IHS thickness, OC, temperature and heat transfer
When buying a new Intel processor, we have to take into account that they are chips that consume a lot. We see this reflected in really high temperatures, even using a high-end liquid cooling system. However, these are not so worrisome if we take into account that the Ryzen 7000 reach 95 degrees consuming much less. Knowing this, overclocker der8auer has had an interview with a intel engineerwhich solves doubts about their Core 13 CPUsabout how control high temperatures and much more.
An Intel engineer talks about the sweet spot of CPU thickness
The well-known YouTuber and overclocking expert der8auer has been in charge of organizing an interview with an Intel engineer. This is Mark Gallina, a senior thermal analyst, whose job at the company is to look at how to effectively dissipate heat from Intel processors, and will talk about many other topics. First of all, he and der8auer talk about how the thinner die contributes to better temperatures. As we well know, heat will be generated in the CPU and will transfer upwards, passing through the IHSthe thermal paste and ending in the sink.
He also mentions the huge thermal conductivity differences that exist between different materials. For example, the use of copper in the dissipator it carries about 390W/mKwhile the use of Liquid metal as TIM we would talk about 36W/mK. The objective that Gallina mentions is the fact that you have to find a balance between all the layers. By making the die thinner, what they do is improve heat transfer, but there is a limit that should not be exceeded, so you have to find the sweet spotwhich positions in 0.2 to 0.3mm.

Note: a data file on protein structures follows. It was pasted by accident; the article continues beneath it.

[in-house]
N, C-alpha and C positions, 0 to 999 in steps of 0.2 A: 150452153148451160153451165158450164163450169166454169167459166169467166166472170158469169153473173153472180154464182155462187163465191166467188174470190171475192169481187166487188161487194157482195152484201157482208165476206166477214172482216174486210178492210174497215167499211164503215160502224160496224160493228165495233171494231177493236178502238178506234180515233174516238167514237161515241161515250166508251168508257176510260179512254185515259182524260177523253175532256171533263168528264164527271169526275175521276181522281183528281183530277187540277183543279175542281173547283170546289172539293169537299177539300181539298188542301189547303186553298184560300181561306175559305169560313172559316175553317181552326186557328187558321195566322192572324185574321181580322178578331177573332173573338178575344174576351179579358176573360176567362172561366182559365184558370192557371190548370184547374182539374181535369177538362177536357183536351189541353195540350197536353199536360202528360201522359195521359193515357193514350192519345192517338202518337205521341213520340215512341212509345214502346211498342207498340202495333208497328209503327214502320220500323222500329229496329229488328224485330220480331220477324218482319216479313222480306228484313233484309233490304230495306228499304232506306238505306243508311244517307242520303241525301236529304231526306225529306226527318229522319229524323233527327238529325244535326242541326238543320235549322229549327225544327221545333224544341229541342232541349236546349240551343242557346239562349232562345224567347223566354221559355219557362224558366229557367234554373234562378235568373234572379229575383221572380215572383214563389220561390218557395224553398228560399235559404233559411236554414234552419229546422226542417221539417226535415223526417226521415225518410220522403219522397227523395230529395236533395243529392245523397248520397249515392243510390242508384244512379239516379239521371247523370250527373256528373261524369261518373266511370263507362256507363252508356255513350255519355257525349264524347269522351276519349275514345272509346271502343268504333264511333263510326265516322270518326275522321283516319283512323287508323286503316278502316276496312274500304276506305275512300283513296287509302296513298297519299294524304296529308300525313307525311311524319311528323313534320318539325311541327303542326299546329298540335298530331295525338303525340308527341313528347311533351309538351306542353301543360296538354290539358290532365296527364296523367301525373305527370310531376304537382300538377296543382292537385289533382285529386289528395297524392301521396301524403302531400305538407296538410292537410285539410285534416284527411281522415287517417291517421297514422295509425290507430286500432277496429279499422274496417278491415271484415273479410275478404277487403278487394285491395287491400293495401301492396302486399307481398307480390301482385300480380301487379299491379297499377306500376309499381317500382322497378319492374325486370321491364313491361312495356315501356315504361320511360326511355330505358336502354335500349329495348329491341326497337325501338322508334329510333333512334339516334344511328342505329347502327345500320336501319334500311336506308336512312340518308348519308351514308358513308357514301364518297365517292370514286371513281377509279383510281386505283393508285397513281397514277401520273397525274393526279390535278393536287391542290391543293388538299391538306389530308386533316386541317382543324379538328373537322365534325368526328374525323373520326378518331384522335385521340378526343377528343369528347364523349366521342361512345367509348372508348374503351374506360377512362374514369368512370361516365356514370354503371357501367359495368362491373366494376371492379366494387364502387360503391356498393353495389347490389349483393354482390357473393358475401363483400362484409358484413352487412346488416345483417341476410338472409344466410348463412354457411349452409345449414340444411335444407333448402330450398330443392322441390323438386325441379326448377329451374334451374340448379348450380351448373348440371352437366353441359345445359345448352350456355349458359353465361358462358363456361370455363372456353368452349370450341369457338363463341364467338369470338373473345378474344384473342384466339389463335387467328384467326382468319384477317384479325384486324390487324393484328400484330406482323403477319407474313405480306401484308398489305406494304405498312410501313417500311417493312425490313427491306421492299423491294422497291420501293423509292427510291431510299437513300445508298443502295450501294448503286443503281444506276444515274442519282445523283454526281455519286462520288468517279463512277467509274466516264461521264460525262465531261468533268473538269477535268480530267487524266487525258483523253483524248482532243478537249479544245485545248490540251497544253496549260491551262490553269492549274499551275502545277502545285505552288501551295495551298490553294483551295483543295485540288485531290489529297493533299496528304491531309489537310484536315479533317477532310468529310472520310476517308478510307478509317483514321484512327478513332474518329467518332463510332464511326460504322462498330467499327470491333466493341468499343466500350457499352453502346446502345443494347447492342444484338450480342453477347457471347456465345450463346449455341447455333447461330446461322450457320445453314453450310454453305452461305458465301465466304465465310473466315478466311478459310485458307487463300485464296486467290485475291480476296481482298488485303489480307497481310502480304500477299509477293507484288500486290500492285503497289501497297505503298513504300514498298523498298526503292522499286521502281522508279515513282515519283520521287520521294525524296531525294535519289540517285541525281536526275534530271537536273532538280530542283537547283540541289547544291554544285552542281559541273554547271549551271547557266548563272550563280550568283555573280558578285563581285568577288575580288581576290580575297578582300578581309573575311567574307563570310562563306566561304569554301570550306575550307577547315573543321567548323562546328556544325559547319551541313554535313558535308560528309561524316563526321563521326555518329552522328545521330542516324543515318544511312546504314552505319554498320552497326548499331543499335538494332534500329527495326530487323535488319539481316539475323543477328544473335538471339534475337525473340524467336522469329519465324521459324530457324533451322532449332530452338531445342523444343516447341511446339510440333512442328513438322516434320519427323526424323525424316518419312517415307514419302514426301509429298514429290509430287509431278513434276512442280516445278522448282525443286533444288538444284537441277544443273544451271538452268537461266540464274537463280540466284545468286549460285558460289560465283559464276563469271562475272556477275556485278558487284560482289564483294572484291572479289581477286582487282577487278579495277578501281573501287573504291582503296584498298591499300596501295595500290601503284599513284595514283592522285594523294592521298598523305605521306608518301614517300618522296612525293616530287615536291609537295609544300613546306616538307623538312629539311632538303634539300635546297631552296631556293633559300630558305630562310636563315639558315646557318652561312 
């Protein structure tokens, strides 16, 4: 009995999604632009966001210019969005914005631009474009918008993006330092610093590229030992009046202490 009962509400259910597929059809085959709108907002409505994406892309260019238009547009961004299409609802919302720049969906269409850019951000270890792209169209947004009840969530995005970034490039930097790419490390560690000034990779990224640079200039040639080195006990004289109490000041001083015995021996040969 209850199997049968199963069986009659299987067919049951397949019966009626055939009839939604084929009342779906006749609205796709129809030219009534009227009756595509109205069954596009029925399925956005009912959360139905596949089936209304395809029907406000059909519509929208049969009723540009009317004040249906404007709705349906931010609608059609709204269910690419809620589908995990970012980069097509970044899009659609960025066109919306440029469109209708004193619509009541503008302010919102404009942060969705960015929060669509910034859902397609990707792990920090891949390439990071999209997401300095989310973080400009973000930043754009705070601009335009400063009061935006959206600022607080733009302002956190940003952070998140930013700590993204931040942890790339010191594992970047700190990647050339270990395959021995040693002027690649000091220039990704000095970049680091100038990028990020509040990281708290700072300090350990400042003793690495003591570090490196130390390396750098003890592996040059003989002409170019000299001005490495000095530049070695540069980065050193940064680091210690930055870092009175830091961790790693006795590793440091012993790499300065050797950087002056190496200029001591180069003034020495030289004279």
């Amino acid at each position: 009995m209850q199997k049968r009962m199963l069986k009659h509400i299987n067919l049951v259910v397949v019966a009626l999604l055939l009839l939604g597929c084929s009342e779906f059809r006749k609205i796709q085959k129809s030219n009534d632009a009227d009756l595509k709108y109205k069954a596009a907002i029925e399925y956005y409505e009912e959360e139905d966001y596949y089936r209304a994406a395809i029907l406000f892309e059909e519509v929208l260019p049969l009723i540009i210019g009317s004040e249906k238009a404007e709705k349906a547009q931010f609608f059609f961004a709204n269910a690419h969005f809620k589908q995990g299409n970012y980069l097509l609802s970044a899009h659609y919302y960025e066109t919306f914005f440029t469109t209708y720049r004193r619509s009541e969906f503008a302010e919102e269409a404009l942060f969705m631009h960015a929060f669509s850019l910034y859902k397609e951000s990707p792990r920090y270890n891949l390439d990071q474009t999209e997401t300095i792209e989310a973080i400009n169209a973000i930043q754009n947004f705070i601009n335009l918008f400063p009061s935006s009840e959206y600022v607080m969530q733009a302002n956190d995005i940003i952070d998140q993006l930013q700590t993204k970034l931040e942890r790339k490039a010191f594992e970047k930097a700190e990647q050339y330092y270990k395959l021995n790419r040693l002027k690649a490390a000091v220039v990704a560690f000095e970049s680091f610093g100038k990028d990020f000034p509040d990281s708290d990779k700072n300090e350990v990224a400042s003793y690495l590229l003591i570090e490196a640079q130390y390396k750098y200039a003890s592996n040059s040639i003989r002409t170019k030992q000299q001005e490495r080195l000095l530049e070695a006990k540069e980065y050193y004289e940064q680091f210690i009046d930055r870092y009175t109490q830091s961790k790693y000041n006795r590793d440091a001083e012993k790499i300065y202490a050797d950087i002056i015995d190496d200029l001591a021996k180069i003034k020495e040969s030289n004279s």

It doesn’t want us to worry about the high temperatures of Intel Core 13
The next question for Gallina has been about the manufacture of CPUs, where exact figures have not been given, but we are talking about thousands of die created every day. There has also been talk about the use of TIM welding, something we already saw with the i9-9900K. If we remember that time, der8auer already complained that the welding was botched and after making delid and add liquid metal, temperatures improved by almost 10 degrees. We’ve seen the switch between solder and thermal paste for several generations, and depending on the processor and other factors, the difference could be significant or minuscule.
Another hot topic is overclocking, where there are cases where you have a processor with higher voltage and high temperatures for many years and nothing happens. Mark Gallina assures that indeed high temperatures are safe as a general rule and have the Intel Core 13 CPU at 90 degrees It doesn’t mean that I’m going to die soon. In fact, it ensures that the 100 degrees of temperature that Intel puts in the specifications is where the CPU Low frequencies for security. Although he also warns that there is no global answer for this, since it will depend on the use we give to the processor, since it is not the same to have it at rest than in constant Cinebench load.